The Same batch as the one i pick and possibly not sealed properly as it’s a sample. However it had dark absorption rings after seconds of any material (water, lemon, ketchup) being left on it. Don’t think it’s true etching and maybe just super porous and would dry out but how annoying to always have marked counters. I use water daily!!
    So we also want Florida wave or Artemis as they are similar coloring to Mont Blanc just more movement (maybe would hide more?!!) let me know what you find or what you test!

  • J T
    last year

    Here are the progression pics

  • govner
    last year

    There's been a change in our experience. The stone supplier (see previous post) is unable/unwilling to supply us with any colors of our liking and will be refunding our money. We are left with mercury grey counters that have on-going staining issues and have subsequently darkened and stained over the past 7 months. We plan to replace them.


    We are hoping to avoid a repeat of the same problem and would like some suggestions and would like to hear some peoples' experiences with calacatta white, lamberti bianco or other similar colors. Are they porous? is there a tell tale way to know how porous a quartzite slab might be (veining, layered material deposits, etc)? Is there a sealer/impregnator that will eliminate the tendency for fluids to enter porous quartzites (mercury grey and possibly others)?


    We really like the look of quartzite (light gray colors) and hope to be able to replace the mercury grey with quartzite with a proven track record of being non-porous and exhibiting the qualities of a dense, non-porous quartzite and less of a sandstone. Thanks.


  • PRO
    Beth H. :
    last year
    last modified: last year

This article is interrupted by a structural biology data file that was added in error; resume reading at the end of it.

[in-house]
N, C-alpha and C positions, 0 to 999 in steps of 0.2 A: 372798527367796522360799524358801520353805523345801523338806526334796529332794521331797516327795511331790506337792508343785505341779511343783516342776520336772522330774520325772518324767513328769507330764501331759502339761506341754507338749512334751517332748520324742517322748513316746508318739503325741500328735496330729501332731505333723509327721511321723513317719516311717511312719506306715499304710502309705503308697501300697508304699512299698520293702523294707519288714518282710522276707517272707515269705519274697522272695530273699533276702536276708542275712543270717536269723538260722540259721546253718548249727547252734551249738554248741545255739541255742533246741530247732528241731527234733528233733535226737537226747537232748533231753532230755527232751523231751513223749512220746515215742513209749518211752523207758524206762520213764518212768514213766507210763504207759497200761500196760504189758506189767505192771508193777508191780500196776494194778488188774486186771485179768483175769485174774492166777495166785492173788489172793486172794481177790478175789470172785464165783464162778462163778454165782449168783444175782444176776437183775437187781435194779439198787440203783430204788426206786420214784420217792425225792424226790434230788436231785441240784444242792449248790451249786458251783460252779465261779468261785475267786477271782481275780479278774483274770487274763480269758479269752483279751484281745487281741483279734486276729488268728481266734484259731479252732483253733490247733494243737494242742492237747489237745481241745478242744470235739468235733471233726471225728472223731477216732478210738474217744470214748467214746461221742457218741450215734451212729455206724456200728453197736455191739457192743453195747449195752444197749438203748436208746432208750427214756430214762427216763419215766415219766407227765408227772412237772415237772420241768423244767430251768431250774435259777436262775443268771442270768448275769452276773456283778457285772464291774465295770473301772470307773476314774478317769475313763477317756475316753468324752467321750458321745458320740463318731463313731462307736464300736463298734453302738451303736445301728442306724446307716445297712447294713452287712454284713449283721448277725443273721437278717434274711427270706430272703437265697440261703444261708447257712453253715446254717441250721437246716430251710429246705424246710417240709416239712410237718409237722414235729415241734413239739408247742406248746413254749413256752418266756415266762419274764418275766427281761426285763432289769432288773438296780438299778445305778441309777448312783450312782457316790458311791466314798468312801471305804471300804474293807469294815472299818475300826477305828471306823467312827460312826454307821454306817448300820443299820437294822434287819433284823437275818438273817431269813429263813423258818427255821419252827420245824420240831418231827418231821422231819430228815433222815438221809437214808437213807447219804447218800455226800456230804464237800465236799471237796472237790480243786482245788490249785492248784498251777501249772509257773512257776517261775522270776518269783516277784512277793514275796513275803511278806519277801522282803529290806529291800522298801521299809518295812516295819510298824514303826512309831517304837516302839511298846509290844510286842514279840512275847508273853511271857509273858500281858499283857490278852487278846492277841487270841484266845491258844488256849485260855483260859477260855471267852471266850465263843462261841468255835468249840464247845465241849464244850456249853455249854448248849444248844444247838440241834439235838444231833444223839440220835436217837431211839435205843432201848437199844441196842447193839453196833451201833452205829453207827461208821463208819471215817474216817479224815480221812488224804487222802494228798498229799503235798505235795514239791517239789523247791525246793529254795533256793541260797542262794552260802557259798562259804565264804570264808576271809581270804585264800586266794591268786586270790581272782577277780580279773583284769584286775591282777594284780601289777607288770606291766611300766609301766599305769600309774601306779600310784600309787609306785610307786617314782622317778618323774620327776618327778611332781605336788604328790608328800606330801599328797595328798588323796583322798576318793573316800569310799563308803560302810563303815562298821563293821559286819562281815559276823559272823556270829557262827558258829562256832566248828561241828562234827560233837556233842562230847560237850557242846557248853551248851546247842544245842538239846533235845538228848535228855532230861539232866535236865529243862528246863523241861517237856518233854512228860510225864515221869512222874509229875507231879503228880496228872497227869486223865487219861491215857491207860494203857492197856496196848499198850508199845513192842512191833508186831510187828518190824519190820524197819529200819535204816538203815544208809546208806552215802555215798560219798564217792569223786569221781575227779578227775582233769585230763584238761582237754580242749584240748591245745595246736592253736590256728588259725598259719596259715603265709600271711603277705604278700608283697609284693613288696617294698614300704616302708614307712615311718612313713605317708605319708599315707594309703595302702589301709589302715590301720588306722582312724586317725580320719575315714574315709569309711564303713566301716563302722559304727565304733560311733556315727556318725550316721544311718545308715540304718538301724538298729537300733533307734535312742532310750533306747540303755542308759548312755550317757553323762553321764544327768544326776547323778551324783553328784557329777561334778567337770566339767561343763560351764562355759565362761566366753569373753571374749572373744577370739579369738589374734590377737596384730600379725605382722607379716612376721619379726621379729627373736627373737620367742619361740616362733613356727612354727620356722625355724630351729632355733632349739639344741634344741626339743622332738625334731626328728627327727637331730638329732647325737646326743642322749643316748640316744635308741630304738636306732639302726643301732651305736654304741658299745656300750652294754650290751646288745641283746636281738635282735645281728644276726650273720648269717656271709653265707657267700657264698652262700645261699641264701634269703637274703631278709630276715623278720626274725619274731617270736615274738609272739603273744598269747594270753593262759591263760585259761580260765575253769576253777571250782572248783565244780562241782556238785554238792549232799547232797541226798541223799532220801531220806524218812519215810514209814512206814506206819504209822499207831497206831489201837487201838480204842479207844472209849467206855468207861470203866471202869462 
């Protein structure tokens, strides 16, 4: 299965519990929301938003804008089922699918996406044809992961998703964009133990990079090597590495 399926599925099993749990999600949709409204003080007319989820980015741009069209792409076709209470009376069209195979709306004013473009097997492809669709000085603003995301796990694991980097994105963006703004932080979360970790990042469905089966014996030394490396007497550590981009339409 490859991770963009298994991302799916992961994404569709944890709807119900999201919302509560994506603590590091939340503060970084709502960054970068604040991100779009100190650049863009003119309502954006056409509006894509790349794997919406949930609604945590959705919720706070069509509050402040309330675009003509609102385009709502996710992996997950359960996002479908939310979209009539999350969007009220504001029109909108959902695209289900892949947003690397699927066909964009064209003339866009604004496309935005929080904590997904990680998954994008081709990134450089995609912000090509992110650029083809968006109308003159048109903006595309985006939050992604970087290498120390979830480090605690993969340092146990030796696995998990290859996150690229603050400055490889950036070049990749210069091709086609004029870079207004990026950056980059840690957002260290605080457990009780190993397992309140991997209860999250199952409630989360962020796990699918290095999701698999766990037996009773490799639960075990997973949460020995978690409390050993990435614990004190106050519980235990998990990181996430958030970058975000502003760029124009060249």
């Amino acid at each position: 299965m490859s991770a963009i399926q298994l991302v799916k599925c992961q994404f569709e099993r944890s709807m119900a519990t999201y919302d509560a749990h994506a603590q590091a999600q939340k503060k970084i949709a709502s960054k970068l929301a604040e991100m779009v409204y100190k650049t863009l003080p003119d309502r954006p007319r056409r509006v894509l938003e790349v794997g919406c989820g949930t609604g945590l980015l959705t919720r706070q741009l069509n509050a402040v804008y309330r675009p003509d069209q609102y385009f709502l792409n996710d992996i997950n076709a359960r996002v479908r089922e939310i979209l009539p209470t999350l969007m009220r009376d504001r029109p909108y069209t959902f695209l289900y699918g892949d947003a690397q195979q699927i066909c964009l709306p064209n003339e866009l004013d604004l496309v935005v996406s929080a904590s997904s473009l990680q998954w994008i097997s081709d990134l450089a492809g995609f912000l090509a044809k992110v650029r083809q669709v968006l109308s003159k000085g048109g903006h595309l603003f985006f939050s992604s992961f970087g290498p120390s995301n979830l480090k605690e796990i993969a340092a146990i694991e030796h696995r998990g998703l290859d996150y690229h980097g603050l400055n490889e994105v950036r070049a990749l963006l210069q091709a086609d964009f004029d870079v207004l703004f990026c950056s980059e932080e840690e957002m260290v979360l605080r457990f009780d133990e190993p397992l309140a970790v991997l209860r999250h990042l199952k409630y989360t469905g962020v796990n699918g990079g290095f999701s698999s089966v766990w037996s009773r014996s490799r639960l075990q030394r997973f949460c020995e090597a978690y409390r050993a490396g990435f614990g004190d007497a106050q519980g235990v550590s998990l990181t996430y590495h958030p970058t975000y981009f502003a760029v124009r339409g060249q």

govner,,,, of the quartzite, the hardest (not as prone to staining or etching) are the Taj Majal, Sea Pearl, along w/these (but double check) White Macaubas, Azul Macaubas, Perla Venata


    Taj

    Of course, all of these still need to be sealed w/a top quality penetrating sealer. when water beads up on the surface, it's sufficiently sealed.

    I would still be careful when using acidic foods and wipe upspills promptly.

    have you considered the porcelain slabs? they have some newer ones that actually look like marble

  • karin_mt
    last year

    Oh goodness, that is completely not true. There are plenty of white quartzites. The mineral quartz is commonly white.


    The industry does not need more misinformation!

  • Kristy Lewis
    last year
    last modified: last year

    After three coats of 511 impregnator sealer, the Mont Blanc only stained from tobasco. The other items (mustard, ketchup, BBQ sauce, orange shampoo) didn't stain. It didn't etch at all and cut glass. I think it is just a very porous stone. We are currently planning to use it in the master bath unless we find something we like better and are looking for something less porous in the kitchen. Right now the top contenders are White Pearl (can't find much info on it), Artemis, Blue Tahoe and Calacatta. Our island will be dark blue. We LOOOOOOVE the blue Tahoe but are worried it may be too dark.